Afrofuturism & Reality in Nuotama Bodomo’s Black African Cinema

Afrofuturism & Reality in Nuotama Bodomo’s Black African Cinema

“Let us rejoice! My little spacegirl has gone to the moon!” Nkoloso in Afronauts (2014)

Nuotama Bodomo is a Ghanian filmmaker, exploring odd styles of cinema, with strong allegorical meanings and social commentary. Their cinema thus far focuses on visual storytelling. They are set in environments occupied by Black African people, even though their casts are usually Black people in the diaspora. Their films portray clear conflict for a central protagonist who is edged on by a small supporting cast of familial characters. These themes are evident in short films Boneshaker (2013) and Afronauts (2014). The latter is currently being produced into a feature length film.

Bodomo has also deviated from this script in 2016’s Everybody Dies! which runs as an abstract lo-fi short commenting on death through a game-show episode. While their first two short films share visual and cinematic technical aspects, Everybody Dies! is only connected in its reimagination of Black life and death, a central theme of Bodomo’s work thus far. Afronauts seemingly reimagines Africans participating in the space race, with a subtle theme of human sacrifice while Boneshaker captures a brief excerpt of a Black family with a troubled youth.

Blessing (Quvenzhané Wallis) emerged in water in Boneshaker.


Film benefits from the opportunity to communicate in sound and image, but much of this can be distracted by incessant dialogue and storyline. Audiences rarely take a moment to simply appreciate how a film looks and sounds. Bodomo’s short films place us in a position to notice. With very little actual dialogue, almost to the point of none, we search for meaning in the pure audiovisual.

Matha (Diandra Forrest) emerging before the Camp Men in Afronauts.

While all cinema is sound and image, Bodomo’s cinema remains only as so, forcing them to focus on creating visual excellence. Certainly, their short films have achieved much technical prowess in how it showcases its subjects: A 17-year-old school goer with albinism who wants to go to the moon in Afronauts and a much younger disobedient girl sent to a church in Boneshaker.

Bodomo offers a magnificent use of sound. In Afronauts, we are bombarded by horns and orchestral overtunes, escalating to the launch into space, offering only a brief moment of silence as the rocket explodes in the air, followed by subtle orchestral music at its conclusion. The music, interestingly, builds until a climax of silence. In Boneshaker, we are offered strong natural sounds in a remote area of Louisiana, which feels much like the real world. In fact, these sounds are amplified. We hear the screams of a troubled child, the movements of trees and the river, and the worshipping of church goers. Both the visual and audio elements complement each other, sometimes competing, but often understanding.


Afronauts can be considered within the philosophy of Afrofuturism, evident from its placing of Black people in a narrative of space. At the same time, the short film claims to be based on the true history of the Zambian Space Academy. This kind of reimagination borrows from Black realities, making narrative and visual adjustments.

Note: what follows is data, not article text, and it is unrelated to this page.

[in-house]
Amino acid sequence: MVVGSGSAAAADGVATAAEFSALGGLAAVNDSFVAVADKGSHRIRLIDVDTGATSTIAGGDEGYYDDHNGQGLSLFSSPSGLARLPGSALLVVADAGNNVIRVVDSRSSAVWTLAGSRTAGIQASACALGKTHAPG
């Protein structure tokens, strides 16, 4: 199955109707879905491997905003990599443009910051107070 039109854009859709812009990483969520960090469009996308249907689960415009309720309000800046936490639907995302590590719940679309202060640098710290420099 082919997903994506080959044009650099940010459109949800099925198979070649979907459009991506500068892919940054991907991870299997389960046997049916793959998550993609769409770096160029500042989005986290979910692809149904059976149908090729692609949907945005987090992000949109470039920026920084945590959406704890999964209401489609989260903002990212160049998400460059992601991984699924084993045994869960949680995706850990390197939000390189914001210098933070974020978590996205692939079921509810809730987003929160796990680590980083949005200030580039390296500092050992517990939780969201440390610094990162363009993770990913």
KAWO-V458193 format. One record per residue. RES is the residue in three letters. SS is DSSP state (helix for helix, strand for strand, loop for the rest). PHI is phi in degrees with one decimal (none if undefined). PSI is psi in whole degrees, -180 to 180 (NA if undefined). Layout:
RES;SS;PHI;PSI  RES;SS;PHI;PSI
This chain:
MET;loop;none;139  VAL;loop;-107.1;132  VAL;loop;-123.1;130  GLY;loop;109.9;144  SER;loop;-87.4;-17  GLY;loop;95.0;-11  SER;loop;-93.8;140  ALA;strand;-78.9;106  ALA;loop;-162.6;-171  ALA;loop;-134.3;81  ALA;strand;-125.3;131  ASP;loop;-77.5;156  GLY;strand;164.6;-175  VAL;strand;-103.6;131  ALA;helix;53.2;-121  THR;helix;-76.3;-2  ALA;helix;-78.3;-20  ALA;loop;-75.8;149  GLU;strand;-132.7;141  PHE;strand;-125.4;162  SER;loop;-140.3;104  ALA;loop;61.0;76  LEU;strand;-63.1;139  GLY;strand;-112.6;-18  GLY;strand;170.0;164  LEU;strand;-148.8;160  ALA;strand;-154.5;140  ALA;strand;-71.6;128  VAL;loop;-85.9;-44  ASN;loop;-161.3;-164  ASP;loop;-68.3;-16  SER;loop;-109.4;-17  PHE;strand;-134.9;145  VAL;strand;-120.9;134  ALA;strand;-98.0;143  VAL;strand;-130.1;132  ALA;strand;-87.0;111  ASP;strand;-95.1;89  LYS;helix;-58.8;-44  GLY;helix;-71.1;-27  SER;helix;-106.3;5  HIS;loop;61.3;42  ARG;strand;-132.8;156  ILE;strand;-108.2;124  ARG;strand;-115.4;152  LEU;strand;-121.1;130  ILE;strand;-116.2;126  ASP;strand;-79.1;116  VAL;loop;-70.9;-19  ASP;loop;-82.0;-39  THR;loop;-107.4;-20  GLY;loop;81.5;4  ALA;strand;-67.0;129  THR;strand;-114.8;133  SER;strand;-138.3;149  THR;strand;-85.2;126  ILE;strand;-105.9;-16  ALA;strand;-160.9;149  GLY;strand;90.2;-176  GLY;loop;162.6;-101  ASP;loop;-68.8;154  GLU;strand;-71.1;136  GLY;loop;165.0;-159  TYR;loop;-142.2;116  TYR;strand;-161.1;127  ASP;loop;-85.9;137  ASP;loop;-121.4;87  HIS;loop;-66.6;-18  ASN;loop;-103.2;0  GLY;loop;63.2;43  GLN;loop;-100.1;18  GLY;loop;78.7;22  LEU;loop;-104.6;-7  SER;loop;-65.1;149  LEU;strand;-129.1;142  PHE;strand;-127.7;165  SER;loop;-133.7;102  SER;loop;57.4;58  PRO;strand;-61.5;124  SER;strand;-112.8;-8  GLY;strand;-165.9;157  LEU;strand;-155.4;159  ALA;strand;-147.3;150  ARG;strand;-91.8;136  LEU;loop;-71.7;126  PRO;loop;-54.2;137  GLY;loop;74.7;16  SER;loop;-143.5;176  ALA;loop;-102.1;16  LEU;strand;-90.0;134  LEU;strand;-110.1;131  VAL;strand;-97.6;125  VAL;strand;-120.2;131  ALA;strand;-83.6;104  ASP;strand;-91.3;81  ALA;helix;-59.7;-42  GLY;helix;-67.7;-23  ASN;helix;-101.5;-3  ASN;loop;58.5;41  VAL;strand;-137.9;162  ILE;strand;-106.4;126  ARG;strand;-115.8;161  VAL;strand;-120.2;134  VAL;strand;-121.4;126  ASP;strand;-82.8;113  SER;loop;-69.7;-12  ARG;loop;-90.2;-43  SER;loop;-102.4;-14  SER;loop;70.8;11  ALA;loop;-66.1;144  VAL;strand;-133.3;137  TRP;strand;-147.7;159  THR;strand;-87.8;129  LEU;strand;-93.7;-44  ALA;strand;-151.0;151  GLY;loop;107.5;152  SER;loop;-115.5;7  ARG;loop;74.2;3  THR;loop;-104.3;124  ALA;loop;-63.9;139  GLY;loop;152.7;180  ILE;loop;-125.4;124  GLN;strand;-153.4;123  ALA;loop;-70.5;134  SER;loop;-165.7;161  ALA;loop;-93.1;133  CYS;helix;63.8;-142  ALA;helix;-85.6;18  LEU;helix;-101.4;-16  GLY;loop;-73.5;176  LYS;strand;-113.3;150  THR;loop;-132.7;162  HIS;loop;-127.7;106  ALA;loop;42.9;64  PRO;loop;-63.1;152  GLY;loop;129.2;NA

The dangers of this kind of futurism is the placation of real histories in favour of pleasant depictions of Blackness. This risk is amplified by collective ignorance of the histories that futurist reinterpretations are based on.

If anything, the strength of Bodomo’s visual cinema detracts further from less appealing forms of media and history-telling, displacing the official narrative. If this philosophy succeeds, cinema verite is replaced by non-realism. Futurist narratives erase historical truths.

Afronauts might either by falling into this trap or making this very point. The short film ends with Matha arriving, either on the moon (represented as some heavenly white expanse) or in death. After all, we saw their rocket ship explode in the air. Surely, Matha has died. Has the film rewritten their death, pretending that they have arrived? This is seemingly what Afrofuturism achieves, recreating what never was.

Yet, in Boneshaker, Bodomo offers an opposite exploration of Black life, removing all elements of futurism and showing Black life as it is, with its subtle traumas, familial conflicts and religious obedience. The protagonist, Blessing, seems to have more agency than Afronaut’s Matha, but differs in the lack of support of their family. Seemingly, the contrast of these two short films show that when Black girls are obedient to structures, chants are made in their name. If they deviate, they are institutionalised. If the message of Afronauts is that such a reality can be reimagined, the warning from Boneshaker is that they cannot, ending the film with Blessing half submerged in water, surrounded by their family, a symbolic baptism.

Certainly, Bodomo has mastered their audiovisual cinema, and uncovers allegories of Black life. Their films wander, and we all mourn or celebrate the duality of Black conditions, to both imagine going to the moon and feeling trapped on the earth.


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Tshiamo Malatji

Tshiamo Malatji

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